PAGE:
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ENTERTAINMENT
By Sloane Brown | March 18, 2001
"Wow," exclaimed Lesly Sajak, as she surveyed a packed party tent, "there are more people here than we expected." Some 1,000 supporters sipped cocktails and sampled an extensive buffet, before loudly applauding Sajak and her husband, Pat -- host of the TV game show "Wheel of Fortune" -- as they helped officially open the new Lesly and Pat Sajak Pavilion at the Anne Arundel Medical Center. Among those leading the applause were Sajak kids Patrick, 10, and Maggie, 6. Later, guests had a chance to get their first look inside the new pavilion, which houses the hospital's new breast center and centers for diabetes, vascular health and wellness, as well as other patient services and doctors' offices.
ARTICLES BY DATE
HEALTH
By Meredith Cohn, The Baltimore Sun | September 3, 2014
Antibiotics have saved countless lives over the years, but their overuse has lead to problems including antibiotic-resistant bacteria. Dr. Mary R. Clance, an epidemiologist at Anne Arundel Medical Center, discusses the history, troubles and appropriate uses of the drugs. How have antibiotics contributed to public health since their discovery and what is their status now? The collective memory of death from infectious disease is short-lived. Death from pneumonia, puerperal fever, post-operative infection, urinary and skin infections were commonplace just two generations ago. Pneumonia was the leading cause of death at the beginning of the 20th century.
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NEWS
July 15, 1996
Anne Arundel Medical Center now offers a full range of health care and health education services at Women's Health First, 476 Ritchie Highway in Severna Park.Dr. Louise DePodesta, a Severna Park resident, is the medical director of Women's Health First. The aim of the center is to provide a full range of health care needs at every stage of a woman's life, from a school sports physical through the childbearing years to menopause and old age.To learn more about Women's Health First, call 544-7711.
HEALTH
By Meredith Cohn | June 20, 2014
Anne Arundel Medical Center has adopted a new policy that prohibits use of all tobacco products, including e-cigarettes. And next year, the hospital plans to stop hiring anyone who uses tobacco products. The hospital has banned cigarette smoking on campus since 2007, like many hospitals, but the new policy in effect July 1 was expanded to include the smokeless products. And there will be no designated smoking areas in garages or on sidewalks. The policy applies to staff, as well as vendors and visitors.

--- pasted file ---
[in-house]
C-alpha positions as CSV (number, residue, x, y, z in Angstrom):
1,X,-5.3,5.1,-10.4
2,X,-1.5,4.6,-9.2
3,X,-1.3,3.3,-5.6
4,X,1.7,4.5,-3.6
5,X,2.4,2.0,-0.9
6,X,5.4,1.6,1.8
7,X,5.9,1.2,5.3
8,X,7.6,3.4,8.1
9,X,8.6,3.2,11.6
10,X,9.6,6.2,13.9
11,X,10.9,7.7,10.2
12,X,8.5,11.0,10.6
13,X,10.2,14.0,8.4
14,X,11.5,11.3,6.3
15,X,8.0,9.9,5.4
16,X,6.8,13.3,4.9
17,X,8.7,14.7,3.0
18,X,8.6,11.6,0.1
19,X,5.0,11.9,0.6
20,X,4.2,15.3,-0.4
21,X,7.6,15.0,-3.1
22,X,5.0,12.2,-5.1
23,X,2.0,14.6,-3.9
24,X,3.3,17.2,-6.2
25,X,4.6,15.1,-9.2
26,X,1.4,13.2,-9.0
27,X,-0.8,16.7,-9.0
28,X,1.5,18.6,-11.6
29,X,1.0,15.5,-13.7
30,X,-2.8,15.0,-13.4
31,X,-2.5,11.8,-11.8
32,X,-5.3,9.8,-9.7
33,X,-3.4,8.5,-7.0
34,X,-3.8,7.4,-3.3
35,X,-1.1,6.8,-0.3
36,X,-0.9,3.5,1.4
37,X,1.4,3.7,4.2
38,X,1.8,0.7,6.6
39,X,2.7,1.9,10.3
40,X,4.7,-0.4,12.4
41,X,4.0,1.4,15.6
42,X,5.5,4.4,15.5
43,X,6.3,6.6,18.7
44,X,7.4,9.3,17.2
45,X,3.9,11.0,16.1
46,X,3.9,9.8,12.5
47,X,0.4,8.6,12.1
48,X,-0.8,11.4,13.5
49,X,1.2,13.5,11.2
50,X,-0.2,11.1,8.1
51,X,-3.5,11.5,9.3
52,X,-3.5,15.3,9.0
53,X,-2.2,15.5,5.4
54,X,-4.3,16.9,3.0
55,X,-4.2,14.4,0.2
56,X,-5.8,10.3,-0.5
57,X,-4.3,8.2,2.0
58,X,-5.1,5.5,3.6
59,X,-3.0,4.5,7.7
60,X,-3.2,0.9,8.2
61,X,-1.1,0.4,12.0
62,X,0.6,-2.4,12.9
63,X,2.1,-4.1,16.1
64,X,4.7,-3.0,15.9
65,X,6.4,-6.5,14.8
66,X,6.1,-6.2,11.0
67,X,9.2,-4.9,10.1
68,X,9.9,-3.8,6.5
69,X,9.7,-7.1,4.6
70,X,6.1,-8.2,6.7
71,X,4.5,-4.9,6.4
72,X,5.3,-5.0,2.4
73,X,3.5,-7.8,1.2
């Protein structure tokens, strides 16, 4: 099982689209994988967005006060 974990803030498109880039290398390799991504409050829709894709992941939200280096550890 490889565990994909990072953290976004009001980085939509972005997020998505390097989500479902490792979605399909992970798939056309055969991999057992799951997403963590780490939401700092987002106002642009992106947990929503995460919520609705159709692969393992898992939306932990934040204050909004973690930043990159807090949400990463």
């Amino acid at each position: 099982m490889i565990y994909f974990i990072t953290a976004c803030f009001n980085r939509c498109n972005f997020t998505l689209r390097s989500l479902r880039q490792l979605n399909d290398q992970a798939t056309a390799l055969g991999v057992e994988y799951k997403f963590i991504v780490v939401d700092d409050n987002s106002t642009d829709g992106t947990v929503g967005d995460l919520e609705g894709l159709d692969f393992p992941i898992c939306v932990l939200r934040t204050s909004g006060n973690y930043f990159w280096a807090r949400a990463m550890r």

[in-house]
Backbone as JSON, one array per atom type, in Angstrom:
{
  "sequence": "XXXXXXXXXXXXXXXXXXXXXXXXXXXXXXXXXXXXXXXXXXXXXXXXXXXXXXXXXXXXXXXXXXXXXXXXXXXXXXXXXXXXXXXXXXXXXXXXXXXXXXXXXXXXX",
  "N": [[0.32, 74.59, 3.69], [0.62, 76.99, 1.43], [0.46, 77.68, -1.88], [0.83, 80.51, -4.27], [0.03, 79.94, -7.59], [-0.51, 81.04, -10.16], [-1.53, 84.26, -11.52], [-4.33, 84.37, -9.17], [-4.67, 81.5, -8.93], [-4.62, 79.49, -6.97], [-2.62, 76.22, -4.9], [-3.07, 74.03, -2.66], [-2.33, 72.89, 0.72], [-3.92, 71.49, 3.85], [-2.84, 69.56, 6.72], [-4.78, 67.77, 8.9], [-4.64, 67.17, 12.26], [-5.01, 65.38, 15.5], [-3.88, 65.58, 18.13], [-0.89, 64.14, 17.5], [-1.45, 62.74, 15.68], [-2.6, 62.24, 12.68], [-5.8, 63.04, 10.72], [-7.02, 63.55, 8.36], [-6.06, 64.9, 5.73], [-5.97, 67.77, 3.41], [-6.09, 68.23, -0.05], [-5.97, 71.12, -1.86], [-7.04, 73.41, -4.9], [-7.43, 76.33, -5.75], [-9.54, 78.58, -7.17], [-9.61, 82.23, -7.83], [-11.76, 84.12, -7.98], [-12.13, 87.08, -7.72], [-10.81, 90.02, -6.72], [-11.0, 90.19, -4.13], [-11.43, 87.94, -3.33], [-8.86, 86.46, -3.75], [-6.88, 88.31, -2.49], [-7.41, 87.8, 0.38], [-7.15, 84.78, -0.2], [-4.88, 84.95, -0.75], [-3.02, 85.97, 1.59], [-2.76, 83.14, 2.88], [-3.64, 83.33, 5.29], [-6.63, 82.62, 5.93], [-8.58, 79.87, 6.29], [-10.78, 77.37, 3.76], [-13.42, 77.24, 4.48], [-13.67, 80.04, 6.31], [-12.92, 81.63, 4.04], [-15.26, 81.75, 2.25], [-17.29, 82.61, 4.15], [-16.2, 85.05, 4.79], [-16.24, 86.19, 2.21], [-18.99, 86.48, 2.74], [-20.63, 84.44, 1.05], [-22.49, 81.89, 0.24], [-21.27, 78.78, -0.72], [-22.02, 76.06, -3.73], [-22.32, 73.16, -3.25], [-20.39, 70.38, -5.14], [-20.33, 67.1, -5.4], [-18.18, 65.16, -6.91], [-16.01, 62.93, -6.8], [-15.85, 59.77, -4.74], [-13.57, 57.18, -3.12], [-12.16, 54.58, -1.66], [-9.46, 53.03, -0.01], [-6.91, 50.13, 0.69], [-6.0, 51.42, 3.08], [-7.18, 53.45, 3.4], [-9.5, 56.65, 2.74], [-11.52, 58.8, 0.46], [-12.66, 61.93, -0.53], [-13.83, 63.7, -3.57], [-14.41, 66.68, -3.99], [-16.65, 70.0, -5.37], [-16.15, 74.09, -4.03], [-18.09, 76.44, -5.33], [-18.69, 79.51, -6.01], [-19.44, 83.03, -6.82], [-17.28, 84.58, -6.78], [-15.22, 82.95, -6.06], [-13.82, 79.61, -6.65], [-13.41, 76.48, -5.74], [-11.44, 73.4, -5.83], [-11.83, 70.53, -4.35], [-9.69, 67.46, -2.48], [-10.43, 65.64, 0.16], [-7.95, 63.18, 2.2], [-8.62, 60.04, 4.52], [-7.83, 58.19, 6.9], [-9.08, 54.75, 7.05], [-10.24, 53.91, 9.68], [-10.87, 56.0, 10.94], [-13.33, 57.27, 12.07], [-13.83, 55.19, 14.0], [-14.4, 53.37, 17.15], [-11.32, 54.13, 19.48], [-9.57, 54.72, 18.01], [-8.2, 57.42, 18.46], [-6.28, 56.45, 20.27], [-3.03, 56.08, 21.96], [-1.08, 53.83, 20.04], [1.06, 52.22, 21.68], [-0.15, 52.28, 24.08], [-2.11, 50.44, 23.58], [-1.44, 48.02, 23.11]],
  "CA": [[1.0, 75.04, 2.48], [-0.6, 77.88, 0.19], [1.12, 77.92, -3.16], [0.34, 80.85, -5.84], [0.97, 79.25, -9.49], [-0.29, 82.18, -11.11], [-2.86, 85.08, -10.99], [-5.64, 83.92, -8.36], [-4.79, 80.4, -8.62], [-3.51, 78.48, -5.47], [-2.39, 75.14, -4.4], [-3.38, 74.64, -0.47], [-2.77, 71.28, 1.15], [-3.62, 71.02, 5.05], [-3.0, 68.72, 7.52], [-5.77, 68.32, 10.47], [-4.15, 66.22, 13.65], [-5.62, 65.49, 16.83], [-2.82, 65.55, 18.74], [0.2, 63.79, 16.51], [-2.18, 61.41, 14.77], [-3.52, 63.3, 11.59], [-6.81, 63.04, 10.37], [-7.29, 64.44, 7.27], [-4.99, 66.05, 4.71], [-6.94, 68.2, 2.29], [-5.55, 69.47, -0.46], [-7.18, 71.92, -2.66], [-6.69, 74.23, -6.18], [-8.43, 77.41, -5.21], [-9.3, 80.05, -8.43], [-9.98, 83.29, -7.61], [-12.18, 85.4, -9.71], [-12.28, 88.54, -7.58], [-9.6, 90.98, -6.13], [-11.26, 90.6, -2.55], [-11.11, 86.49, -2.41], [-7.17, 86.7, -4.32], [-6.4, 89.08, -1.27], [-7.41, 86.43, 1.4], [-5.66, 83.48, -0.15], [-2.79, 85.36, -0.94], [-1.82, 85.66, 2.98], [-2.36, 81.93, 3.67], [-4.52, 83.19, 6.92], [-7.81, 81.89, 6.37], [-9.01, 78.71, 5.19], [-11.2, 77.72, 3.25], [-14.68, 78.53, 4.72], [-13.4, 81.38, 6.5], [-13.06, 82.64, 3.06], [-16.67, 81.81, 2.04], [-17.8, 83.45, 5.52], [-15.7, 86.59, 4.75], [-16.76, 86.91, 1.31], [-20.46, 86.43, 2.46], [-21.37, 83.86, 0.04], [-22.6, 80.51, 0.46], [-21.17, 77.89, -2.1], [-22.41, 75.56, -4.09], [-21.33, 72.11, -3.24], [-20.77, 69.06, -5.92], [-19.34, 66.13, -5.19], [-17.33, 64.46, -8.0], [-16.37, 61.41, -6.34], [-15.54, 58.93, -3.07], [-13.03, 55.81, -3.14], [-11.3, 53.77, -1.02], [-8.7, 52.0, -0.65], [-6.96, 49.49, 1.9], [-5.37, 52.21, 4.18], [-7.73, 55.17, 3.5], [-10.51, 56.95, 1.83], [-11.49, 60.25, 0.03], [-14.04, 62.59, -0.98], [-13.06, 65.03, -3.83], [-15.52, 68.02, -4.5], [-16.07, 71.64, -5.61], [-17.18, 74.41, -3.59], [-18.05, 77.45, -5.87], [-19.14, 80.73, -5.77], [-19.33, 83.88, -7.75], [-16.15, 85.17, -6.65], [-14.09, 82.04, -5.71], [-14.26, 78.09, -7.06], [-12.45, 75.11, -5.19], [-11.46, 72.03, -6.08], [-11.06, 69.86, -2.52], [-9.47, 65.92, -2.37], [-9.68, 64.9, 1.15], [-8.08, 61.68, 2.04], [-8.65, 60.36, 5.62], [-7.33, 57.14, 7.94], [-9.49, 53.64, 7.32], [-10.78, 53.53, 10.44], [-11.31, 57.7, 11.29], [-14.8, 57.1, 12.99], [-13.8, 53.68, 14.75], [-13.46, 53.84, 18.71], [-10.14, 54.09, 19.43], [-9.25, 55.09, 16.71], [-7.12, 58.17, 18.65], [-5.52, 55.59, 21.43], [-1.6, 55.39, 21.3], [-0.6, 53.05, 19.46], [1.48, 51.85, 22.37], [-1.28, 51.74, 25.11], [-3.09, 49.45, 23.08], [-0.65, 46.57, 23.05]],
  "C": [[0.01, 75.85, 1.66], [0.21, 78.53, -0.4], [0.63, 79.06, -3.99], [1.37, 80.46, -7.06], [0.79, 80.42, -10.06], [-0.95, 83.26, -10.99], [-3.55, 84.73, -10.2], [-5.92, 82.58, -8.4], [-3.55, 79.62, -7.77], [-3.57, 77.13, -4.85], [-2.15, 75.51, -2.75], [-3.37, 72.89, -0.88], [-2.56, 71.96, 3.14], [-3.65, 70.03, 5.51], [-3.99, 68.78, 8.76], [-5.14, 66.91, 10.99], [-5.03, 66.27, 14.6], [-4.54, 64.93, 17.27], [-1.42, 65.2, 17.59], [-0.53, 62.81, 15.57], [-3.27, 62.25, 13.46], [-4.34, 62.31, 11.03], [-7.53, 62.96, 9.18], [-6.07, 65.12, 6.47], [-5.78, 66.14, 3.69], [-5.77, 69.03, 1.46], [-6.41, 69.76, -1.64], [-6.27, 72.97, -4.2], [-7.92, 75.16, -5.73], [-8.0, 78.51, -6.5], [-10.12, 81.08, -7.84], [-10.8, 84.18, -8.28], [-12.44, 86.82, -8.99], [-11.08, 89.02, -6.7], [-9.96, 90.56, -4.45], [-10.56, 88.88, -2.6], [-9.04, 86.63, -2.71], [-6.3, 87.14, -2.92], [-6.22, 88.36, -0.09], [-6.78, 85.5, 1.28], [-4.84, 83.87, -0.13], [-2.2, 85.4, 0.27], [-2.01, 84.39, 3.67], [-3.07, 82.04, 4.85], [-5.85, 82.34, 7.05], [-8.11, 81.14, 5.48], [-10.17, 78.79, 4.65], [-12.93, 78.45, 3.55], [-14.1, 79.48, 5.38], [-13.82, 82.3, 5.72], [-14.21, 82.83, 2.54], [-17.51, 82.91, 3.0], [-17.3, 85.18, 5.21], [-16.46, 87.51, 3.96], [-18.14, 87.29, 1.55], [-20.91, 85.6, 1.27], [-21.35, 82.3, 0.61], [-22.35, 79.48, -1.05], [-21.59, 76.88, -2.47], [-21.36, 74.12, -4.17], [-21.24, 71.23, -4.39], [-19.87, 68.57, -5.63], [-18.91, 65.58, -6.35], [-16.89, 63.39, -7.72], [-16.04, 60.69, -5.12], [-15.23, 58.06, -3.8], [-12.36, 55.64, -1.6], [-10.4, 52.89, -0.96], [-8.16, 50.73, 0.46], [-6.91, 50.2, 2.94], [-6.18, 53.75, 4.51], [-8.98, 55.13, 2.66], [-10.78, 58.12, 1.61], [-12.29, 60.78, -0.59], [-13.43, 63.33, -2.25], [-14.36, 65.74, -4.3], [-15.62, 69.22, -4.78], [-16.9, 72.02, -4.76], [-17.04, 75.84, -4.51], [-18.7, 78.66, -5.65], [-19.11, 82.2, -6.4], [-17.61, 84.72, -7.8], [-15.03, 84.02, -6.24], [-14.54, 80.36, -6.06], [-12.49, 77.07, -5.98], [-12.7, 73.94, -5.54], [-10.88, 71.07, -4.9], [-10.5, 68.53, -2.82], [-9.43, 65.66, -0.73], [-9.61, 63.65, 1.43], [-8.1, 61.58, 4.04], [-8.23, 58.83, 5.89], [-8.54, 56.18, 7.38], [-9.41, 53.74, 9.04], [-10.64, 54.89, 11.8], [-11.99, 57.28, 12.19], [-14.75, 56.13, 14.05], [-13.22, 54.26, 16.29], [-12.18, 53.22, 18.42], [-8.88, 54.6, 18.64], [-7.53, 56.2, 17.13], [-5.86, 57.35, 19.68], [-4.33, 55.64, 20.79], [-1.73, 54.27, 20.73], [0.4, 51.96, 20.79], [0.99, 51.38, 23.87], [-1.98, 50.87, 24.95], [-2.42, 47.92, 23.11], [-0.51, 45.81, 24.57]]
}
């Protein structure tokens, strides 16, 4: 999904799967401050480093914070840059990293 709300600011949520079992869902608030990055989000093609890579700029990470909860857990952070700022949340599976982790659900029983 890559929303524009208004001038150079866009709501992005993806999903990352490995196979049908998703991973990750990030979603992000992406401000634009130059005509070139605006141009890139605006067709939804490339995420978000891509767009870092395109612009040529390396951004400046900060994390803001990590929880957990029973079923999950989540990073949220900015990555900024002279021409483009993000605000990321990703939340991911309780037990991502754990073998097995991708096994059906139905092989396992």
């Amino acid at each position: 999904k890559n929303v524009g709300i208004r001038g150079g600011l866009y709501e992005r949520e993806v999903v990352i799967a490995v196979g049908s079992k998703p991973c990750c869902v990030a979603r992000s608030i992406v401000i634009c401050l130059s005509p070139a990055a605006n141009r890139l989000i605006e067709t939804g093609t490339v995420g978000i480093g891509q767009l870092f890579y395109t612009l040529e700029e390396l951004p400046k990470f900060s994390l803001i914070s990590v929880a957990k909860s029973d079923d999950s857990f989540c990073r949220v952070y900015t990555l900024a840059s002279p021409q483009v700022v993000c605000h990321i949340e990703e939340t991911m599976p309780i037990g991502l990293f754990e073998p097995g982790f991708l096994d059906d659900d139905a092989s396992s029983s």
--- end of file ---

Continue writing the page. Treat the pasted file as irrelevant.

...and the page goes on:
NEWS
September 3, 1996
ONE DOESN'T have to be a clairvoyant to predict what the future holds for the downtown complex of the Anne Arundel Medical Center. Located in the heart of Annapolis, the hospital has nowhere to expand. As a result, more of its services -- inpatient as well as outpatient -- will move to its new Jennifer Road medical park in Parole, just beyond the city limits.It's no surprise, therefore, that hospital officials are again exploring the consolidation of all inpatient services at their suburban campus near the Annapolis Mall.
NEWS
May 25, 2009
Lyme disease, a highly preventable bacterial infection, strikes nearly 20,000 people a year, according to the Centers for Disease Control and Prevention. The peak incidence of Lyme disease will occur from May through early October, so now is the time to guard against the tick bites that transmit the infection. Dr. Thomas F. Hattar, of the Annapolis Center for Integrative Medicine and Anne Arundel Medical Center, offers five things to know about Lyme disease going into the summer season: * Lyme disease can usually be prevented by avoiding areas of tall grass and brush where ticks reside.
NEWS
By Childs Walker and Childs Walker,SUN STAFF | December 30, 2004
Anne Arundel Medical Center, continuing its rapid growth since moving out of downtown Annapolis three years ago, announced yesterday a $200 million expansion that hospital officials say will add operating rooms, surgical beds and more outpatient space to its campus off U.S. 50. A nine-story addition would be the centerpiece of the expansion, which would also include more parking on the campus, just outside Annapolis. The hospital would also add about 300 full-time workers to its staff of 1,695.
NEWS
By Matthew Mosk and Matthew Mosk,SUN STAFF | July 11, 1999
The hulking eight-story Anne Arundel Medical Center tower has, for as long as anyone can recall, been an outcast on the leafy, residential blocks of old Annapolis.The bustle of nurses in scrubs, the flash of ambulance lights and the building itself -- drab and boxy -- have looked entirely out of place in a neighborhood where misty mornings greet residents in slippers, walking their dogs past century-old homes to the waterfront.So when hospital officials announced they would be moving to Parole after 99 years in downtown Annapolis, residents began hoping for a replacement that would blend in -- some muted, tasteful homes, unassuming townhouses, perhaps a few small shops.
NEWS
By David Kohn and David Kohn,Sun reporter | May 12, 2008
Since her twin boys were born prematurely six weeks ago, Amanda Logan has been driving 90 minutes each way from her home in St. Mary's County to Anne Arundel Medical Center in Annapolis. Her boys, Anderson Seth and Andrew Scott, have spent their entire lives in the neonatal intensive care unit there, where doctors and nurses can keep a 24-hour watch on the boys' fragile health. Usually Logan packs herself a lunch, which she eats while driving to or from the hospital. So she was happy yesterday to eat a free Mother's Day lunch for parents with babies in the neonatal intensive care unit, courtesy of Morton's The Steakhouse in Annapolis.